Passing Spring at the Ancient Dock 行春古渡圖

Yao Lu 姚璐, Passing Spring at the Ancient Dock 行春古渡圖. 2006. Chromogenic print.
Anonymous. Waiting for the Ferry 待渡圖 Southern Song, thirteenth century. Fan mounted as album leaf. Ink and colour on silk; 23.8 x 25.2cm. Gift of Charles Lang Freer. Freer Gallery of Art. F1911.155b

As you move towards Yao Lu’s Passing Spring at the Ancient Dock, a majestic contour of mountains and a meandering river enshrouded in mist floats into view. A fluid sense of depth and distance between you and the landscape is enhanced by the composition of the primary subject—mineral green mountains, ranging in size from foreground to background. The misty river twining around them serves as a gateway to the farthest mountain that recedes behind dense, drifting fog. In the foreground, a solitary boat sits on the riverbank, and three other boats depicted as if miniature drift down the centre of the waterway, creating a picture of tranquility. The interconnection between mountain and water is enhanced by a narrow white waterfall that cascades down a cliff on the right corner of the picture. A solitary pavilion on the top of one mountain reveals humans’ trace in the realm of the spiritual, as the mountain has been regarded as a holy retreat for men in quest of immortality and a pure spirit since ancient times. Passing Spring at the Ancient Dock bears a remarkable resemblance to a Southern Song (1127–1179) blue and green landscape painting—Waiting for the Ferry―in both compositional and poetic setting, and more specifically, the subtle use of mountain, water, and other motifs to create a sense of timeless harmony and beauty.

When you step closer to Yao’s work and attempt to ascertain further details, astonishingly, what you discover is that the landscape is not composed of verdant green mountains, but rather discarded urban construction waste covered by green nylon netting scaled out of proportion. The river in the foreground is represented by uneven and muddy pavement with drying puddles. Four tiny figures wearing yellow helmets, walking at the bottom of the vast “garbage mountain” (lajishan 垃圾山), reveal a human presence in this landscape unexpectedly embellished by trash.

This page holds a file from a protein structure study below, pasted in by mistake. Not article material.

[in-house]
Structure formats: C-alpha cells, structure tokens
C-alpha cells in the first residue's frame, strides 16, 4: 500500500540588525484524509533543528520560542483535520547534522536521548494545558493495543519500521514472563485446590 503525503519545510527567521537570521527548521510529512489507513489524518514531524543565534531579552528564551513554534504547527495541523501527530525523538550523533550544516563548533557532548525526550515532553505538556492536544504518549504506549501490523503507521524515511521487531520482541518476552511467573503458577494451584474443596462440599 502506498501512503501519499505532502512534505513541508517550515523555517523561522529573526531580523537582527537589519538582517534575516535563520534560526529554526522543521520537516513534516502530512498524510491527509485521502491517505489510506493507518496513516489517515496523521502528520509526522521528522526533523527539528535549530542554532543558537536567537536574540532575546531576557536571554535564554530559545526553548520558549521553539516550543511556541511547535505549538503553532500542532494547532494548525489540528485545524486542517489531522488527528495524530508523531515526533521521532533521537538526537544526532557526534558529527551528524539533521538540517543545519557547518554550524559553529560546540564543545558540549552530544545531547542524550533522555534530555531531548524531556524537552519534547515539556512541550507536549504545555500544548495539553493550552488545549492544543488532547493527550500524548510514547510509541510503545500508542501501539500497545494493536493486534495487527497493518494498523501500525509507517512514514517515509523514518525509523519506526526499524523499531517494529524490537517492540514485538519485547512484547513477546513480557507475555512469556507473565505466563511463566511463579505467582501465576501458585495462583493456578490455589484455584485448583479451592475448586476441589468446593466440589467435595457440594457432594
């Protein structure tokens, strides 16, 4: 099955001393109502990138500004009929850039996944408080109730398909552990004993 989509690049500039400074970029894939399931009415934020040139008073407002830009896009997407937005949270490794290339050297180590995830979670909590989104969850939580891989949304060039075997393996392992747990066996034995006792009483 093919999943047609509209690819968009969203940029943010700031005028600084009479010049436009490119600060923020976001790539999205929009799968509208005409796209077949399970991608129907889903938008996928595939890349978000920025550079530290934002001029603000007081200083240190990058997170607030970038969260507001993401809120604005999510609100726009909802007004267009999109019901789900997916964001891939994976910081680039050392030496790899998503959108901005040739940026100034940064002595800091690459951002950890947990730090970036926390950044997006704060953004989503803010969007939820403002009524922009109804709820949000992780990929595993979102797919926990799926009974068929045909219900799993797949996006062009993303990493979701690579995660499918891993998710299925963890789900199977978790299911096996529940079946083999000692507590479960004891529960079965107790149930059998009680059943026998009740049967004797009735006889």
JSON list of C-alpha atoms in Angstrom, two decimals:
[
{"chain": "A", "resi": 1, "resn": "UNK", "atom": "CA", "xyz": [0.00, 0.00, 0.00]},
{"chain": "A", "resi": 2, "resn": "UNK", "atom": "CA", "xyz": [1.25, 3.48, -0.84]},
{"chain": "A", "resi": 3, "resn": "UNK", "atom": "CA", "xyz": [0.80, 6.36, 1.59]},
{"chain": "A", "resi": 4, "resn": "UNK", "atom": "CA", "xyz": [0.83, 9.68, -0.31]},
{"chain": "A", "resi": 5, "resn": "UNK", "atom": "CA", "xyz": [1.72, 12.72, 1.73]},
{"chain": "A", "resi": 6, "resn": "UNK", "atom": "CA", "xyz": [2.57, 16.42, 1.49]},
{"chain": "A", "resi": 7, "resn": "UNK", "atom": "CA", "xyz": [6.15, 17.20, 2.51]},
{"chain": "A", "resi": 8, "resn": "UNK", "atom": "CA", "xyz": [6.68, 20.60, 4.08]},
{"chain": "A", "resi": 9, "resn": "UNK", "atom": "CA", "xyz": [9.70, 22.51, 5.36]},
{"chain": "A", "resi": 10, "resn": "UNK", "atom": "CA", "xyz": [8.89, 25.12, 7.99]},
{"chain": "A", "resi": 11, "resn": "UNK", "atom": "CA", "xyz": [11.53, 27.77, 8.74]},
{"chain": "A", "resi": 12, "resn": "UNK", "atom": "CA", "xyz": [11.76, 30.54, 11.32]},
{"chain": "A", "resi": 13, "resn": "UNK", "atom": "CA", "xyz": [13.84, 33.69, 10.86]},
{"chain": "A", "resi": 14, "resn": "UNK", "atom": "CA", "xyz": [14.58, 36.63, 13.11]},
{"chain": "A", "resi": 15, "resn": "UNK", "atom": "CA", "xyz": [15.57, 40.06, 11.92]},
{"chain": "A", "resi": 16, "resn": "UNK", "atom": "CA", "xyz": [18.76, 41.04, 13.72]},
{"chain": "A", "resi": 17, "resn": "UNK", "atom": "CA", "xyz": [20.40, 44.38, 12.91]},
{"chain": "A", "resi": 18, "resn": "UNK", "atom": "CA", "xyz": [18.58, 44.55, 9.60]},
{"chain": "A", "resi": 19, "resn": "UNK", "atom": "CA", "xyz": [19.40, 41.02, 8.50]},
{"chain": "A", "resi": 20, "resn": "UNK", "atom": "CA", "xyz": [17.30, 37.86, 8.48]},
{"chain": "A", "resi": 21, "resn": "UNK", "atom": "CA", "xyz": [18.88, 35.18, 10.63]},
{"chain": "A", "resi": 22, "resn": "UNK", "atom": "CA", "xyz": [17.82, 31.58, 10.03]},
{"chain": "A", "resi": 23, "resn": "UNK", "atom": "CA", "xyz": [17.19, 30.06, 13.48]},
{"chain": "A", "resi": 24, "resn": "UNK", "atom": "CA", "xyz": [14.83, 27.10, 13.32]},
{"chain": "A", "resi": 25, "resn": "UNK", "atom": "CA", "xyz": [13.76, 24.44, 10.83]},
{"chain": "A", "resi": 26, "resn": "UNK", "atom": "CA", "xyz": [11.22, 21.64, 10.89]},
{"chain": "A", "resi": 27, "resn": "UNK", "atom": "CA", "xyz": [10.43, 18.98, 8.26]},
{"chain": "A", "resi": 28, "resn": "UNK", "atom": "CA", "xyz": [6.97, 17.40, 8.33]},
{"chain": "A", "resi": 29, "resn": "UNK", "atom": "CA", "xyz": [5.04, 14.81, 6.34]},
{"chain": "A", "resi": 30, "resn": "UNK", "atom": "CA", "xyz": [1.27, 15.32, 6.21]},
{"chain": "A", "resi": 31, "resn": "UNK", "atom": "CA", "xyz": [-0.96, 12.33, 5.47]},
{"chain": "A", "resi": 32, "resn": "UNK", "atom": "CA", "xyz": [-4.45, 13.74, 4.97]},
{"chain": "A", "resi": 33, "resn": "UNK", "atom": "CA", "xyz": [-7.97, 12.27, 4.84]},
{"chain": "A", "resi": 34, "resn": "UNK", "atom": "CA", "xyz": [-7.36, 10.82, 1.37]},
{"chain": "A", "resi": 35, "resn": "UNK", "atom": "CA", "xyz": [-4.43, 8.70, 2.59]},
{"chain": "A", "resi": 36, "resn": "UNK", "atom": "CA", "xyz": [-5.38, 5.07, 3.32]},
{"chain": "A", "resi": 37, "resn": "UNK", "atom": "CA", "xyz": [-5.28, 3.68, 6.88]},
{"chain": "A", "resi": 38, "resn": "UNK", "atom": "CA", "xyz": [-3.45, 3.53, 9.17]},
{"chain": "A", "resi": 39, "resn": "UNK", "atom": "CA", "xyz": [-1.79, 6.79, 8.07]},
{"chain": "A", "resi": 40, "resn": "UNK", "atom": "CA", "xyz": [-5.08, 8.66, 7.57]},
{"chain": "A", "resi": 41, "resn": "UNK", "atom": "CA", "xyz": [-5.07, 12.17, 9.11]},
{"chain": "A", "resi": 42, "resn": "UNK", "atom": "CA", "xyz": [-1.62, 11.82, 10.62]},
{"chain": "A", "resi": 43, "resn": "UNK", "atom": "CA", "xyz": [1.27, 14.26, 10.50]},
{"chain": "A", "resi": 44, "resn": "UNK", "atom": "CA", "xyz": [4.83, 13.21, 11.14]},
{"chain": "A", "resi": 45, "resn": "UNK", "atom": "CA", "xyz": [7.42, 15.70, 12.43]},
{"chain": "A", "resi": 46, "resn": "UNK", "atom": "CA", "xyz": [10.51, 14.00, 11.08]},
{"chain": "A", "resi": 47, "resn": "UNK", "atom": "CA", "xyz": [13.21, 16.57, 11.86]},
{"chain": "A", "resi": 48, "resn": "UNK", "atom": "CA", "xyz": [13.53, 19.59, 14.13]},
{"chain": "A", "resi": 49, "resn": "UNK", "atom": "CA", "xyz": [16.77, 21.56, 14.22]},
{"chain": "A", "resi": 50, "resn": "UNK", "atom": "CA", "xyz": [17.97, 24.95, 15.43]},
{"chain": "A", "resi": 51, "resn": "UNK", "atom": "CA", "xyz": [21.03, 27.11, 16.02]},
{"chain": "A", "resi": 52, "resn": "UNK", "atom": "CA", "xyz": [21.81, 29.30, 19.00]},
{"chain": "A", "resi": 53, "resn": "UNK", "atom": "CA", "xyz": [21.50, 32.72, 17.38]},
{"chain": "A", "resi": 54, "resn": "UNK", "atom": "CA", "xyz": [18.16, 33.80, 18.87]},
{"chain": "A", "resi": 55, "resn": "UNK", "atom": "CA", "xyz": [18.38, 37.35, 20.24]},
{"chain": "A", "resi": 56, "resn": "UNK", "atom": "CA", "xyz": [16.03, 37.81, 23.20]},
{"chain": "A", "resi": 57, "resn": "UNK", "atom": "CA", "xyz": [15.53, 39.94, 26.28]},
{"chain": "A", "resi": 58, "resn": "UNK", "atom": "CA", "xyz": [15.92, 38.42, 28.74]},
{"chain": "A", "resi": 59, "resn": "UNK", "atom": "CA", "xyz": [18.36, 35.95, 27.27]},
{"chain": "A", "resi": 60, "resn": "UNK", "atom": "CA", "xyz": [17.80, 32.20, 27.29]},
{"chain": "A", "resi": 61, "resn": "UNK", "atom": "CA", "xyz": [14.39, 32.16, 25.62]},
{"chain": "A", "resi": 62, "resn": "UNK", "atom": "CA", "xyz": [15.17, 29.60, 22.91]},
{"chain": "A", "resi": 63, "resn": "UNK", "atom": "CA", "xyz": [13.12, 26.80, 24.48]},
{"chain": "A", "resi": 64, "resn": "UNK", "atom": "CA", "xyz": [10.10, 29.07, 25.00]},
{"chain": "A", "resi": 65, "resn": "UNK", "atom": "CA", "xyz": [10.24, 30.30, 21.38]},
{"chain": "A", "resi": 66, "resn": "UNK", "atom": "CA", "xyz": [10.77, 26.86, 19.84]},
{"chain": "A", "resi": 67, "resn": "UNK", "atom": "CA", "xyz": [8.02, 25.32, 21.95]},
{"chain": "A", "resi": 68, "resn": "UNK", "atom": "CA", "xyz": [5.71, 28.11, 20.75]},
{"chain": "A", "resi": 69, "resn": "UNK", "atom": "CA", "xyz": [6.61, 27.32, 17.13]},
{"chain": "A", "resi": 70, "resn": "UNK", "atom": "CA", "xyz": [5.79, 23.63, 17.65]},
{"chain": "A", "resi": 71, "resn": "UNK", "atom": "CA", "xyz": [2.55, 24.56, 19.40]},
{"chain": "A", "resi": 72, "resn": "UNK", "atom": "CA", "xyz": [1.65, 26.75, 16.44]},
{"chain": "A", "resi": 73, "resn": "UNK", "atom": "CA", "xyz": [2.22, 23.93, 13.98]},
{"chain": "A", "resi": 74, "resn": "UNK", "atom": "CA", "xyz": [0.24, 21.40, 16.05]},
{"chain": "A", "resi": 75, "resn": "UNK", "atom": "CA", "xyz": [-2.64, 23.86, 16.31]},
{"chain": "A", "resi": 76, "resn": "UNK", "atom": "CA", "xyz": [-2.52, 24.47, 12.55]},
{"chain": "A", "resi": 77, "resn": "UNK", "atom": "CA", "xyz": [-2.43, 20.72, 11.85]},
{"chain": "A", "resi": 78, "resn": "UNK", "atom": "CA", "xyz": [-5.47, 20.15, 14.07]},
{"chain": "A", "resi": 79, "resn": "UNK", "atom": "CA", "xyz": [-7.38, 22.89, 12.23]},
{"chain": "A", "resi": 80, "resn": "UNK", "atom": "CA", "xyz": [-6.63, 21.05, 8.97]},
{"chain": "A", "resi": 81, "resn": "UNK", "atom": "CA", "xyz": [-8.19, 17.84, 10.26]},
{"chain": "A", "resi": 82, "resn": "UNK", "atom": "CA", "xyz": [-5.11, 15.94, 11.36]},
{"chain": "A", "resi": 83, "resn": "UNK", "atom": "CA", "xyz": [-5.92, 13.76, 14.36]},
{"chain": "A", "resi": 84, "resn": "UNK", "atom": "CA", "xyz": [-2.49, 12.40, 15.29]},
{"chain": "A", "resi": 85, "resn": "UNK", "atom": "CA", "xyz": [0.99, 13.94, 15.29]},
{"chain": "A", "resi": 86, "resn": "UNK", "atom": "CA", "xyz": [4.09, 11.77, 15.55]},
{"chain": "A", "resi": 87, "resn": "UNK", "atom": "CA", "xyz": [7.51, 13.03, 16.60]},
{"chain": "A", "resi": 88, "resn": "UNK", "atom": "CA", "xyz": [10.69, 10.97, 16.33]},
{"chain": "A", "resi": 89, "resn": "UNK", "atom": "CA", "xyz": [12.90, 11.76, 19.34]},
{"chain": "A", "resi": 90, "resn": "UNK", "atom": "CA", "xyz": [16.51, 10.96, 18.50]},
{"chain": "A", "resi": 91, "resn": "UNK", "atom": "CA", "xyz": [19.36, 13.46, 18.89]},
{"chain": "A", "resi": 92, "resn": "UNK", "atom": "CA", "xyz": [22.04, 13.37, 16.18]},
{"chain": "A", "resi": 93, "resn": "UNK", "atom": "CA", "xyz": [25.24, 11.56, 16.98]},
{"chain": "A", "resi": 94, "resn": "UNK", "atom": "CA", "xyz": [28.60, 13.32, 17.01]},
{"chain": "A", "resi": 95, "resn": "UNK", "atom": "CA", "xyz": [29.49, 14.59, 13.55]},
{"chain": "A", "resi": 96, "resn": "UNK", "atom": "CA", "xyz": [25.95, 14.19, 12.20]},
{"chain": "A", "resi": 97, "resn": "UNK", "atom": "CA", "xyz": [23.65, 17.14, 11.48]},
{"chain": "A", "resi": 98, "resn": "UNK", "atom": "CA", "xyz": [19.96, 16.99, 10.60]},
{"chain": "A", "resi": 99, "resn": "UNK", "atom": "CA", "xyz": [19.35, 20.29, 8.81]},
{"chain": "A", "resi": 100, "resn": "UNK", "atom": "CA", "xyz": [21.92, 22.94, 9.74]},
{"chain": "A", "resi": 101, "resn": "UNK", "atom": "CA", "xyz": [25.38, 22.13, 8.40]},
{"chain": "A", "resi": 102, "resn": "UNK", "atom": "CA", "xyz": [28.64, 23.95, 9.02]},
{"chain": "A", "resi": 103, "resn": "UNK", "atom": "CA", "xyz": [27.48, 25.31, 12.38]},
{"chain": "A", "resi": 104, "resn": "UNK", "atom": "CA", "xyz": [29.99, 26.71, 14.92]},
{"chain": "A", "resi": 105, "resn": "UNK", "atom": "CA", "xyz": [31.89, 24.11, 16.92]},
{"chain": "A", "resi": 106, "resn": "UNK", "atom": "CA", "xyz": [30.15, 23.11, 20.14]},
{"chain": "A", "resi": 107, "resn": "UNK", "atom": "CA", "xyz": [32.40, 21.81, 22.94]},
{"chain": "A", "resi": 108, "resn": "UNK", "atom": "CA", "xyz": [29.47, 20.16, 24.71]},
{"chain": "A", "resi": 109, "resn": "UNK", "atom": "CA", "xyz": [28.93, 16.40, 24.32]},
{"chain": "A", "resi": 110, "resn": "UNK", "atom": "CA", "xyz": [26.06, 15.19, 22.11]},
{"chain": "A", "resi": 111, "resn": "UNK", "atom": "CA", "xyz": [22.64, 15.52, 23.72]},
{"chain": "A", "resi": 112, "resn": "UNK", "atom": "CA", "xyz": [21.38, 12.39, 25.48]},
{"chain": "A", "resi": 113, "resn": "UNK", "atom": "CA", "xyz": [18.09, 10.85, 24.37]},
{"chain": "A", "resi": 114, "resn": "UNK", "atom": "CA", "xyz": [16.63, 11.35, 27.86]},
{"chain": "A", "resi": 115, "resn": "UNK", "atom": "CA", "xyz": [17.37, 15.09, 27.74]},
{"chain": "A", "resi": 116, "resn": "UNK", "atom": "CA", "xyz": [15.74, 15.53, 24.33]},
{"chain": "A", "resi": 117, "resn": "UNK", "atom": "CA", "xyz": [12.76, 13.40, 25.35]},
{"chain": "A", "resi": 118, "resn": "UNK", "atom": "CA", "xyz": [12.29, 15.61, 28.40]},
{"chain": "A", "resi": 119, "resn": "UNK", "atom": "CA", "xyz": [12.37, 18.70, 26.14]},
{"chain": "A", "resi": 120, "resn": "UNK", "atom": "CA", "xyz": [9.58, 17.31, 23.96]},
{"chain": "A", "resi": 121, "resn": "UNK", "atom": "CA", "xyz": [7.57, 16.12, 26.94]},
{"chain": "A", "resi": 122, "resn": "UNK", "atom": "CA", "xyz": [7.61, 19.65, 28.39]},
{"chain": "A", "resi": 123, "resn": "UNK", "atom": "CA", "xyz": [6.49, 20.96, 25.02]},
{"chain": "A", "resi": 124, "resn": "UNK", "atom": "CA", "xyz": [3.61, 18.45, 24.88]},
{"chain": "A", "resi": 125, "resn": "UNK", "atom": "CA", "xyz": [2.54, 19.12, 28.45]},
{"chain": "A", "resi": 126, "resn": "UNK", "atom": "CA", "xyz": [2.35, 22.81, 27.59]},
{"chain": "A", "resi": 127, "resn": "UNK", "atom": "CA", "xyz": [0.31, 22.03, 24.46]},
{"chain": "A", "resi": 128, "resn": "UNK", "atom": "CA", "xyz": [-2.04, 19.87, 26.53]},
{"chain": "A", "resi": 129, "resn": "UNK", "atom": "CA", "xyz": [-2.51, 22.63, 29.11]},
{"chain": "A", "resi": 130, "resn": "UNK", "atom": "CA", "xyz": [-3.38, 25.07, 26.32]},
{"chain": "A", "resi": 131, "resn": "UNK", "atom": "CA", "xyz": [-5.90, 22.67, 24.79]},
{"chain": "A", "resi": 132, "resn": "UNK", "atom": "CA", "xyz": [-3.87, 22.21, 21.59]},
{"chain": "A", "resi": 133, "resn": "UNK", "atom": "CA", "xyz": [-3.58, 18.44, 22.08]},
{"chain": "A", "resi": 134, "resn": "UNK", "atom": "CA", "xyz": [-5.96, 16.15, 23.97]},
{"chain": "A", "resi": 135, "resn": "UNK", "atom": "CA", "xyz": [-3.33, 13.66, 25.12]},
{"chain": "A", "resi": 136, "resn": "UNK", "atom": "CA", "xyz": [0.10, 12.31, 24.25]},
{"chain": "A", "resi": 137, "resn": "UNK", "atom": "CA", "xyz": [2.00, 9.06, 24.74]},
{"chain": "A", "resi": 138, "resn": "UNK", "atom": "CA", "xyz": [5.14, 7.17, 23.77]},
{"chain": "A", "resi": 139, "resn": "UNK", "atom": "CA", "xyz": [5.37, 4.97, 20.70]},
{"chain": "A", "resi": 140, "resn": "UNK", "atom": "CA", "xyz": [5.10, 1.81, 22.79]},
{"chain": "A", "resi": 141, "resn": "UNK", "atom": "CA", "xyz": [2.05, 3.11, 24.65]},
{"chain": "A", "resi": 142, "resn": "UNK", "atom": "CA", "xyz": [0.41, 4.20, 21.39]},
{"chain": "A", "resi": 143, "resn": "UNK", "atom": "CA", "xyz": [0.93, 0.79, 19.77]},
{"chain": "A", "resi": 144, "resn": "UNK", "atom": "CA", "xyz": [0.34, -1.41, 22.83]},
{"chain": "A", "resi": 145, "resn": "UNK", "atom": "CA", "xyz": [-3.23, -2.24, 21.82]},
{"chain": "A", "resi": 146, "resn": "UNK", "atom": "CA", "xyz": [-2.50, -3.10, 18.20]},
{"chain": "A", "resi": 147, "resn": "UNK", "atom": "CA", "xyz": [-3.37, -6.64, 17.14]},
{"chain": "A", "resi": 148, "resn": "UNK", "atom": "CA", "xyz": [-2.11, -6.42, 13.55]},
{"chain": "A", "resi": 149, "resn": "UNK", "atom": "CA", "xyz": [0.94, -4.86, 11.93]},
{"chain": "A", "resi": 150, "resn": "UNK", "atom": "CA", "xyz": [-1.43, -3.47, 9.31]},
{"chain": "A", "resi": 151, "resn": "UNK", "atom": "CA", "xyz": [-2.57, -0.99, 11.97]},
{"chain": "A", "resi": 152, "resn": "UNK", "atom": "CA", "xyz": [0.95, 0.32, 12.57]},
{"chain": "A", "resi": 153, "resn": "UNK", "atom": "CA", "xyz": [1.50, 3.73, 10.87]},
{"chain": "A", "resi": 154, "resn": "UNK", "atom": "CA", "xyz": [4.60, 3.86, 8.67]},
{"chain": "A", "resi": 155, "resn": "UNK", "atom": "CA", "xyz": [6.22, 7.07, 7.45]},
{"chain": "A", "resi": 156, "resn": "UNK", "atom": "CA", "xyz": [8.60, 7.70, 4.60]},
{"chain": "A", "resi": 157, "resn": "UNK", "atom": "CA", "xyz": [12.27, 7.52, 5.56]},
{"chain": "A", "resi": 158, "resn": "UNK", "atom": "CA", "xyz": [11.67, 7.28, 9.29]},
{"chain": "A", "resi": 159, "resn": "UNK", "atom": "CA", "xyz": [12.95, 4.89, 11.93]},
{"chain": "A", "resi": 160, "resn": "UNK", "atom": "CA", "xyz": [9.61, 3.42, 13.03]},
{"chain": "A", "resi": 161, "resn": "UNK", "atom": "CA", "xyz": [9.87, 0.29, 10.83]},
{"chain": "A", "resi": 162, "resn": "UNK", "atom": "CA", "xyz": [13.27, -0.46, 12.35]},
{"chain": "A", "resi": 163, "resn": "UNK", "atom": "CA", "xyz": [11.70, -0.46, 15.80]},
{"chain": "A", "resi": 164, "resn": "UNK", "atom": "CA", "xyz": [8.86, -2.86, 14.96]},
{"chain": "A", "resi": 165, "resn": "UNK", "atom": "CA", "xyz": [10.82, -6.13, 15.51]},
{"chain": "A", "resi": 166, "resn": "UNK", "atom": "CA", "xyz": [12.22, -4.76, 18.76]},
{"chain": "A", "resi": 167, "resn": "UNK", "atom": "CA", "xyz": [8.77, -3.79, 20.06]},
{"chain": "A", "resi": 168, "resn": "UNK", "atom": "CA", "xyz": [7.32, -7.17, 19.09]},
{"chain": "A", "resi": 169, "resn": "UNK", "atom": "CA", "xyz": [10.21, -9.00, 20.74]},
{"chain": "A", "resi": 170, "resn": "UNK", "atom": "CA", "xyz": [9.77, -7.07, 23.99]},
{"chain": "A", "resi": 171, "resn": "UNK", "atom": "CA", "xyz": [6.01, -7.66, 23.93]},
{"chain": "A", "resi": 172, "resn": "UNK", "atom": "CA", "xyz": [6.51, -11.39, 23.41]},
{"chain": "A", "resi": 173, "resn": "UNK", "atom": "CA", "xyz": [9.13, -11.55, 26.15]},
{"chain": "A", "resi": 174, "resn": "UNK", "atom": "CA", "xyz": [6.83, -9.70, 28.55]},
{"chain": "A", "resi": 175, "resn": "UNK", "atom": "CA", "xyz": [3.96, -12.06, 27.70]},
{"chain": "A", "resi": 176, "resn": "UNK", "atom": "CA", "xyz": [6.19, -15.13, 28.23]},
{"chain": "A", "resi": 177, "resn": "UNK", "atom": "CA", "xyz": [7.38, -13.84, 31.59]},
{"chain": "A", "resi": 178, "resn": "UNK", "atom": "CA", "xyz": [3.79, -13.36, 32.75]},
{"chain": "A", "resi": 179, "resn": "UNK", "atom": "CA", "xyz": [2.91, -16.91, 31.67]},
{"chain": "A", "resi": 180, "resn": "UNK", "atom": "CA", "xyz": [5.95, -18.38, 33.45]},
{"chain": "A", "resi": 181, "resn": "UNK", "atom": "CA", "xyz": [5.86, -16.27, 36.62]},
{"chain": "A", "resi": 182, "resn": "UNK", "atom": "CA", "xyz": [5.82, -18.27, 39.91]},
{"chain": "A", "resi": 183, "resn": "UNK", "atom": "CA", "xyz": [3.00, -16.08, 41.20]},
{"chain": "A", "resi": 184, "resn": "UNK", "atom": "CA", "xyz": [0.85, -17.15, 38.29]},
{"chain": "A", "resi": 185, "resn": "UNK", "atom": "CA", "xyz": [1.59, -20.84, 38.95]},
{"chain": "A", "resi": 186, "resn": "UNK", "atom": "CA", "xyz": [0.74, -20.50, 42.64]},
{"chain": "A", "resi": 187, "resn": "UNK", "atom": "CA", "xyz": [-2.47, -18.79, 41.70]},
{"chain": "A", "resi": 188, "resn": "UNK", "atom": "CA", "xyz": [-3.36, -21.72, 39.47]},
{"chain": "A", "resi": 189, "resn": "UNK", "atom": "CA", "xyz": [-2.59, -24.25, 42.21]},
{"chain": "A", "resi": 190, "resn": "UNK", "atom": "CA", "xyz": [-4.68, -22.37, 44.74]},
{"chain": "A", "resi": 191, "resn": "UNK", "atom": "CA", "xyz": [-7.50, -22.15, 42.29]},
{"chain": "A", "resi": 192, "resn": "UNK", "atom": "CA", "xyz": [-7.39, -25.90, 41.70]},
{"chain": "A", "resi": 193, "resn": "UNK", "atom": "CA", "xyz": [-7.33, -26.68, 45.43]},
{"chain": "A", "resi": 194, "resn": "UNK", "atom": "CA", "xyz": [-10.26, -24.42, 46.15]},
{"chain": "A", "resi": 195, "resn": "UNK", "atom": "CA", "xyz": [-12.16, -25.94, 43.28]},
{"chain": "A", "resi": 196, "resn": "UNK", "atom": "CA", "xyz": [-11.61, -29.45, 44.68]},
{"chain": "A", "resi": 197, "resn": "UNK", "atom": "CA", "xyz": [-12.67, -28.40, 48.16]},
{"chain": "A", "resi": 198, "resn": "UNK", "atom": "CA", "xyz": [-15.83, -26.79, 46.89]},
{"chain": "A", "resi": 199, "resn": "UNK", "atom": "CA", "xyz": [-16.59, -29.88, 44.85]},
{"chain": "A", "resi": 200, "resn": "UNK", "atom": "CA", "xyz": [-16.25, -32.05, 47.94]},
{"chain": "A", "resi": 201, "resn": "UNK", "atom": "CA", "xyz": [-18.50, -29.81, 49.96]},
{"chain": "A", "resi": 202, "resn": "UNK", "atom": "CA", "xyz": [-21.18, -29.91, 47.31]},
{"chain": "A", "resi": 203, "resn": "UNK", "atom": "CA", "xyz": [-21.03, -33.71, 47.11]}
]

In fact, it is not an idyllic scene like an intimately sized Song fan, but a manipulated photograph composed of images of messy, disordered, and dusty construction sites in Beijing, a by-product of China’s rapid urbanization. Just imagine yourself as the tiny figure standing in front of this massive garbage mountain, or landfill, in reality, where the air is filled with the overpowering stench of decomposing organic waste and toxic, acrid smoke from burning plastic trash on the site: What feelings do you have as you become a part of this “landscape”?

Historical landscape painting is seldom mere artistic depiction of the external world. Rather, it seeks to promote a conceptual perception of nature perfected, designating an ideal world that reflects harmonious unification of all entities. Unexpectedly, Yao visualizes that unsightly waste and beautifies it within an idealized framework of landscape painting. His artwork asks, should we treat waste, which is formed from nature by us, as part of nature—or as nature itself?

Yuzhi Zhou